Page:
Editorial Review: Pulmonary Hypertension in Systemic Sclerosis: Bete Noire No More?
Posted Dec 02 2010 9:37pm
As the articles in this section of Current Opinion in Rheumatology make clear, substantial advances in the management of systemic sclerosis (SSc) have been acheived. Nowhere is progress more dramatic and gratifying than in the treatment of SSc-associated pulmonary arterial hypertension (PAH). When first recognized over 2 decades ago, isolated PAH in patients with SSc was regarded as an infrequent late complication of the CREST (calcinosis, Raynaud, esophageal, dysmotility, sclerodactyly, telangiectasia) variant of the disease. In a characteristically insightful editorial entitled " Pulmonary hypertension : the bete noire of the diffuse connective tissue diseases" the late Carwile Leroy wrote of "an especially destructive type of vascular involvement" in the lungs, with abrupt onset and often lethal outcome. As the management of scleroderma renal crisis and pulmonary fibrosis became more successful, PAH emerged as the most severe complication and leading cause of death in SSc.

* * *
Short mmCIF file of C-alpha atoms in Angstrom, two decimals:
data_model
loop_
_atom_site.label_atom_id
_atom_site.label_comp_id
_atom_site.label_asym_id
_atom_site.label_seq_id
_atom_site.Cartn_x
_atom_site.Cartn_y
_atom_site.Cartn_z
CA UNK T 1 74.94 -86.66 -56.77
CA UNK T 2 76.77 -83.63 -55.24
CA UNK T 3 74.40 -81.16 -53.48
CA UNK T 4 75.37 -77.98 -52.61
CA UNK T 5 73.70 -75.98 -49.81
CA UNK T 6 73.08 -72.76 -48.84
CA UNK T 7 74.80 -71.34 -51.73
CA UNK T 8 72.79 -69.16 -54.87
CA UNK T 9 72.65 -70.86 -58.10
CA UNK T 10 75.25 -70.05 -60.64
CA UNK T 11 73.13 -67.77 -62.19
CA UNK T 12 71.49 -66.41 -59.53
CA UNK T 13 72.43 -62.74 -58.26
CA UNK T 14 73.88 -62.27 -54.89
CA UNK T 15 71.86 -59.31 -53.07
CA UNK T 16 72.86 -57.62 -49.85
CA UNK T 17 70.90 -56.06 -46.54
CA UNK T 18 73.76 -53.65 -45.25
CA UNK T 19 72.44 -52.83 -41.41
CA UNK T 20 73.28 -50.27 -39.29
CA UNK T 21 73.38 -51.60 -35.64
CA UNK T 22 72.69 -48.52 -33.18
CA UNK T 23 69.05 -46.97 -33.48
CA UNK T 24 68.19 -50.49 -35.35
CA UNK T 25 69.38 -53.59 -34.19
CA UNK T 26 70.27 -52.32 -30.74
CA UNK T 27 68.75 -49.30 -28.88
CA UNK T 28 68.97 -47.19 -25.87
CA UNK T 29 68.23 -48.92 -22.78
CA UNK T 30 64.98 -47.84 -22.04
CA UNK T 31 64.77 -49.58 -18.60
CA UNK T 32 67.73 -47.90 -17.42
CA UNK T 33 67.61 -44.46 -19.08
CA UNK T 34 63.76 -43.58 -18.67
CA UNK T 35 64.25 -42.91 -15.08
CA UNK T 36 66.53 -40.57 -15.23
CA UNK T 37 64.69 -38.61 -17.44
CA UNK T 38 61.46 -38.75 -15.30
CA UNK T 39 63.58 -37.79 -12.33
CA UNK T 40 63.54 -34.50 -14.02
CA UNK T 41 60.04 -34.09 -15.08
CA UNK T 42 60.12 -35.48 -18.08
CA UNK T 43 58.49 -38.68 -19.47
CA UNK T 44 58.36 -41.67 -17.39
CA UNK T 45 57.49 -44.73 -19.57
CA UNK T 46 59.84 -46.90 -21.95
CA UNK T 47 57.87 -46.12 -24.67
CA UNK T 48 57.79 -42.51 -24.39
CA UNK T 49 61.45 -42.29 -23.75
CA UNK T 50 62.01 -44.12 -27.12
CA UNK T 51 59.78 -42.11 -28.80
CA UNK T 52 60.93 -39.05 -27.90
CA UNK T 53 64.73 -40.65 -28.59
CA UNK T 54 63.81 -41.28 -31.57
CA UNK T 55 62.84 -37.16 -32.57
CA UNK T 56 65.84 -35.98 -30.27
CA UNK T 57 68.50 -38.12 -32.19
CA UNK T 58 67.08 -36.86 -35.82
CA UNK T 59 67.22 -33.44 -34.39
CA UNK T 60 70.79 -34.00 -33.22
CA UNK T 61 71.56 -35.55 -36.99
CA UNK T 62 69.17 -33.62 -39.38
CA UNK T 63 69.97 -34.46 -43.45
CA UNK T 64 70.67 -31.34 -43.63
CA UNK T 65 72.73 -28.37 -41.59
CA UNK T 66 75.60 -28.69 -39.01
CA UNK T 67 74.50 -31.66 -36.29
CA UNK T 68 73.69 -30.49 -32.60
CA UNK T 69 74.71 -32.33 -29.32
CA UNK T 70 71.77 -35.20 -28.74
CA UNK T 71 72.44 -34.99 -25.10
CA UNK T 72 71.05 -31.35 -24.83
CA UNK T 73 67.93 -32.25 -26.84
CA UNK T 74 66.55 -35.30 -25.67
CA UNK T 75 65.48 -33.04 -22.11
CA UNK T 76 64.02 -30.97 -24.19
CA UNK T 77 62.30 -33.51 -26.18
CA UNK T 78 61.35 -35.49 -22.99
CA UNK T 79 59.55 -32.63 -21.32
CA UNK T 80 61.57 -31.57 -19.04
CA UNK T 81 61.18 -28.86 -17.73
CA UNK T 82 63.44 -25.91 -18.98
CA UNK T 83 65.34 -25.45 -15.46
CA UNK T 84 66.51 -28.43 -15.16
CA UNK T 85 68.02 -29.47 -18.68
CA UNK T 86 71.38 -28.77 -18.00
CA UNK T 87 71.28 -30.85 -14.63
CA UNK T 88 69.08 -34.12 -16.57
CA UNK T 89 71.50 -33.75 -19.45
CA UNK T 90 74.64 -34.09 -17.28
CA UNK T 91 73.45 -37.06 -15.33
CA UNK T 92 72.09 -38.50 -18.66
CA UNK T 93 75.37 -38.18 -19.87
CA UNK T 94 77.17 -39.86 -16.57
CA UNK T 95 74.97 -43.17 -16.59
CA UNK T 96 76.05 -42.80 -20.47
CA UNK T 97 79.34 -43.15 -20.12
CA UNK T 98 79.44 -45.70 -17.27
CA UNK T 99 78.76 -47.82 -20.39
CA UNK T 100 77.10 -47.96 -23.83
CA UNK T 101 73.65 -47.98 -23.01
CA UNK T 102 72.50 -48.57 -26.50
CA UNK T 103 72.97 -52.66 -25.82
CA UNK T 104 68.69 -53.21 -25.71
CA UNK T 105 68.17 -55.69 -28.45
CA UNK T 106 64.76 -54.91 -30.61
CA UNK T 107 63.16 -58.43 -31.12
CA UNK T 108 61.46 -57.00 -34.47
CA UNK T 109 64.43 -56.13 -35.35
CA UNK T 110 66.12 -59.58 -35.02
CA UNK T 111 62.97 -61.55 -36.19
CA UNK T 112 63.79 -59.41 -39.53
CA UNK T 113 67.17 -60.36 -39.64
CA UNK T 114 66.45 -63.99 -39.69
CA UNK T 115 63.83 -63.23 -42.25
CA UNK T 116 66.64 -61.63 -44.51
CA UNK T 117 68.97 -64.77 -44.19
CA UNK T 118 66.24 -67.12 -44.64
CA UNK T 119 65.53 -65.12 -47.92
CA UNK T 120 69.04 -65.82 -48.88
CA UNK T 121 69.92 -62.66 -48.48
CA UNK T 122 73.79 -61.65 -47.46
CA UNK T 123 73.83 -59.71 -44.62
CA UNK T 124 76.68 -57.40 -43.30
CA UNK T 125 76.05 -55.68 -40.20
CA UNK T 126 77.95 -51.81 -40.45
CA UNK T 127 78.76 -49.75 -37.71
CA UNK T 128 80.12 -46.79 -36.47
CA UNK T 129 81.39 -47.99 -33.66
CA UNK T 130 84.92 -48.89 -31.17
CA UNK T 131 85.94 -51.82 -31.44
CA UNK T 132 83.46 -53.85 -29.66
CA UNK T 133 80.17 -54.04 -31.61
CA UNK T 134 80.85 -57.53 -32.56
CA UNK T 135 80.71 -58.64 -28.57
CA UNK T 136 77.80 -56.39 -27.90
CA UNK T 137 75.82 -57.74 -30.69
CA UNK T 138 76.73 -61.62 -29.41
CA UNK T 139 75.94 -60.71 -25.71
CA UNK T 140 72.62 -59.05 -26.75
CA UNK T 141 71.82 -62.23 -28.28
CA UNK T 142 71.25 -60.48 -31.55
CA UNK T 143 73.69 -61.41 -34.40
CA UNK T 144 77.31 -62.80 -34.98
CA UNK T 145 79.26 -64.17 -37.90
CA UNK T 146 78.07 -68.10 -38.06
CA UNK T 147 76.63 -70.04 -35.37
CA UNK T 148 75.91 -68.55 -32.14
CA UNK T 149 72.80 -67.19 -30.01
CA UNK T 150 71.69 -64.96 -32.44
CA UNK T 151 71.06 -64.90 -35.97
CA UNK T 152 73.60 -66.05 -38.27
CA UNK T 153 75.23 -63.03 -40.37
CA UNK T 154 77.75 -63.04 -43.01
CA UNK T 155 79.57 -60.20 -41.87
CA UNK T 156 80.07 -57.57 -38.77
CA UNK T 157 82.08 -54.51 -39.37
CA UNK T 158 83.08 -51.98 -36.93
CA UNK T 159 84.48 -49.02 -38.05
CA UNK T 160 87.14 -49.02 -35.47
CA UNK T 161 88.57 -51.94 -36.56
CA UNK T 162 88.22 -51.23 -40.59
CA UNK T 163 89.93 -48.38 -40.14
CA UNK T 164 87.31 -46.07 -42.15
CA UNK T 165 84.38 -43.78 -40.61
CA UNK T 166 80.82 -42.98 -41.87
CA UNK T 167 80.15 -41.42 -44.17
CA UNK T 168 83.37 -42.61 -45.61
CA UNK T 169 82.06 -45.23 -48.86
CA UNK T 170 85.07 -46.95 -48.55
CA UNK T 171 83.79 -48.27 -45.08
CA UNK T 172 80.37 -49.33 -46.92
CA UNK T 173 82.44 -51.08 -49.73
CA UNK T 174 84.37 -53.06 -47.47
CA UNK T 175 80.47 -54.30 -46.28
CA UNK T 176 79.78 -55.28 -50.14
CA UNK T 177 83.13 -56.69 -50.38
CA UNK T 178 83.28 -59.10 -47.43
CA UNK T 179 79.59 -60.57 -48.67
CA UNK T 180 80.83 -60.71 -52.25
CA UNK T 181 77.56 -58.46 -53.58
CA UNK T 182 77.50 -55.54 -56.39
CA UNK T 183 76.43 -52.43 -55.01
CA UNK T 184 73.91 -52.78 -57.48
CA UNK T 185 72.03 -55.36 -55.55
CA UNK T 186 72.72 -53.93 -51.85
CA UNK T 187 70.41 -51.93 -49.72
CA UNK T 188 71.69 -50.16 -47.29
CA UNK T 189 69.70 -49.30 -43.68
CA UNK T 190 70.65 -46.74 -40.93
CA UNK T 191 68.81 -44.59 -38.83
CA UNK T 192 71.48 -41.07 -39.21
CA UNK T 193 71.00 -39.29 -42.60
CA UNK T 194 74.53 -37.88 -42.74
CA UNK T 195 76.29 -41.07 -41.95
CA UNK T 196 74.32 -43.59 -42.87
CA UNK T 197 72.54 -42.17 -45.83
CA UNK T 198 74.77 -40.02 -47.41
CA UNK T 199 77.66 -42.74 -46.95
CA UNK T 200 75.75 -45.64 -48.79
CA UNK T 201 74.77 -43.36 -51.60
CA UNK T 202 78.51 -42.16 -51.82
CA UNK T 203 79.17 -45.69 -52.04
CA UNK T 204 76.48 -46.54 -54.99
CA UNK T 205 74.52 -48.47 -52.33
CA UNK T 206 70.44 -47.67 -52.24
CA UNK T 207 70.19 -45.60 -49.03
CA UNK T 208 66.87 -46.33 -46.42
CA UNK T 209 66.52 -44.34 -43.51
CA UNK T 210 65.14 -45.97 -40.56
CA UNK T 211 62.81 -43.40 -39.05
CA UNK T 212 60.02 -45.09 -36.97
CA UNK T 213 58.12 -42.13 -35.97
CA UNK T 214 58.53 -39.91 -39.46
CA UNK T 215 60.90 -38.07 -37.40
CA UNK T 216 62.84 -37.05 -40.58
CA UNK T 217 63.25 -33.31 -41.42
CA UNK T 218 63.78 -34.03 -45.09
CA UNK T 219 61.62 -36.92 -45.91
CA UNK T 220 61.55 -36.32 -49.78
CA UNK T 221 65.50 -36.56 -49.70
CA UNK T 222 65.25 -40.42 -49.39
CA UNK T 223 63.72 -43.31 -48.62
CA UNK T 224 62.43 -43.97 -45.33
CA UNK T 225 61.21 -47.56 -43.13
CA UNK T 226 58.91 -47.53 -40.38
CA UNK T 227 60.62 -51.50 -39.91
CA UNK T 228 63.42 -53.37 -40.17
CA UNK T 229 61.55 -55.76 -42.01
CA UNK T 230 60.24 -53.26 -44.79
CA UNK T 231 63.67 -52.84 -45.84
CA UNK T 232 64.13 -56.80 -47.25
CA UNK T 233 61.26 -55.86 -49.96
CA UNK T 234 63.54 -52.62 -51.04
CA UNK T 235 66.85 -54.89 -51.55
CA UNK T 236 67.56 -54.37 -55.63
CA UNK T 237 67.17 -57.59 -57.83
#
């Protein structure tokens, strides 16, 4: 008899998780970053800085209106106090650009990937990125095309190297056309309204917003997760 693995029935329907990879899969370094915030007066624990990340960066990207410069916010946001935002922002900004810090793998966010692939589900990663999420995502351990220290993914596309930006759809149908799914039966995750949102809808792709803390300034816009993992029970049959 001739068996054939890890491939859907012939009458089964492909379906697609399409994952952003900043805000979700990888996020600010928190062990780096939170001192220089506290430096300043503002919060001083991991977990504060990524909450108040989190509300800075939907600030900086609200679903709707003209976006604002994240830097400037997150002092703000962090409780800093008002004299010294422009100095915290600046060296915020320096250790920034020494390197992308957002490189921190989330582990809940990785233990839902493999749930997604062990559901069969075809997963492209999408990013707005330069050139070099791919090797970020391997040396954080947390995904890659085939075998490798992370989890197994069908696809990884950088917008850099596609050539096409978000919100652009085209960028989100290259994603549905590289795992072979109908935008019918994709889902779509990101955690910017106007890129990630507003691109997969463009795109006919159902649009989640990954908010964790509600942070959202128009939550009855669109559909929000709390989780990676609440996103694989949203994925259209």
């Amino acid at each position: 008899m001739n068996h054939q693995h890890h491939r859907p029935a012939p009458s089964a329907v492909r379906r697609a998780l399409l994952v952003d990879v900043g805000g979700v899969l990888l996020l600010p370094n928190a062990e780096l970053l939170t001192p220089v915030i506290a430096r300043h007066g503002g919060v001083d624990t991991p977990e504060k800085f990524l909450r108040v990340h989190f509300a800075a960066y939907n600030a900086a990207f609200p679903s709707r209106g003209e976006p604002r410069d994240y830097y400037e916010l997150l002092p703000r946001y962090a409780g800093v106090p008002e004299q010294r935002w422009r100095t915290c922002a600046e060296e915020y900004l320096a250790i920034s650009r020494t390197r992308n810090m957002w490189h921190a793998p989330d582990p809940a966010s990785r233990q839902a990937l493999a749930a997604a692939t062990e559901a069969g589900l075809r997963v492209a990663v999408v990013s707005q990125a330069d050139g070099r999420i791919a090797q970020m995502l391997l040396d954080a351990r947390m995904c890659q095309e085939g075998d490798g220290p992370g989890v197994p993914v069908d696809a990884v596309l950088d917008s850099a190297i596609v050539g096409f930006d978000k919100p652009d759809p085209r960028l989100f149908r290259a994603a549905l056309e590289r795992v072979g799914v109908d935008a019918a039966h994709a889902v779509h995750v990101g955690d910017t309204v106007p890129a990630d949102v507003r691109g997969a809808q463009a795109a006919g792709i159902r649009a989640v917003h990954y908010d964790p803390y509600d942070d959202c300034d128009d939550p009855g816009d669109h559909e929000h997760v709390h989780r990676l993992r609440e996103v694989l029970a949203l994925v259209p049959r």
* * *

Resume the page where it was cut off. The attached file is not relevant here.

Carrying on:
We now know that PAH is actually not rare in SSc. Rather, PAH may be regarded as one of the manifestations of the widespread small vessel arteriopathy that characterizes this disease. During the past decade, intensive research has yielded greatly increased understanding of the cellular and molecular pathophysiology of PAH. These insights have informed the emergence of novel paradigms for the treatment of PAH. Consequently, we can now add powerful new drugs to our therapeutic armamentarium for SSc. This triumph of bench-to-bedside research is critically reviewed in this issue by Lionel Schachna, MBBS, FRACP, and Fredrick M. Wigley, MD, while below I focus on clinical features of PAH and contemporary approaches to its evaluation and management.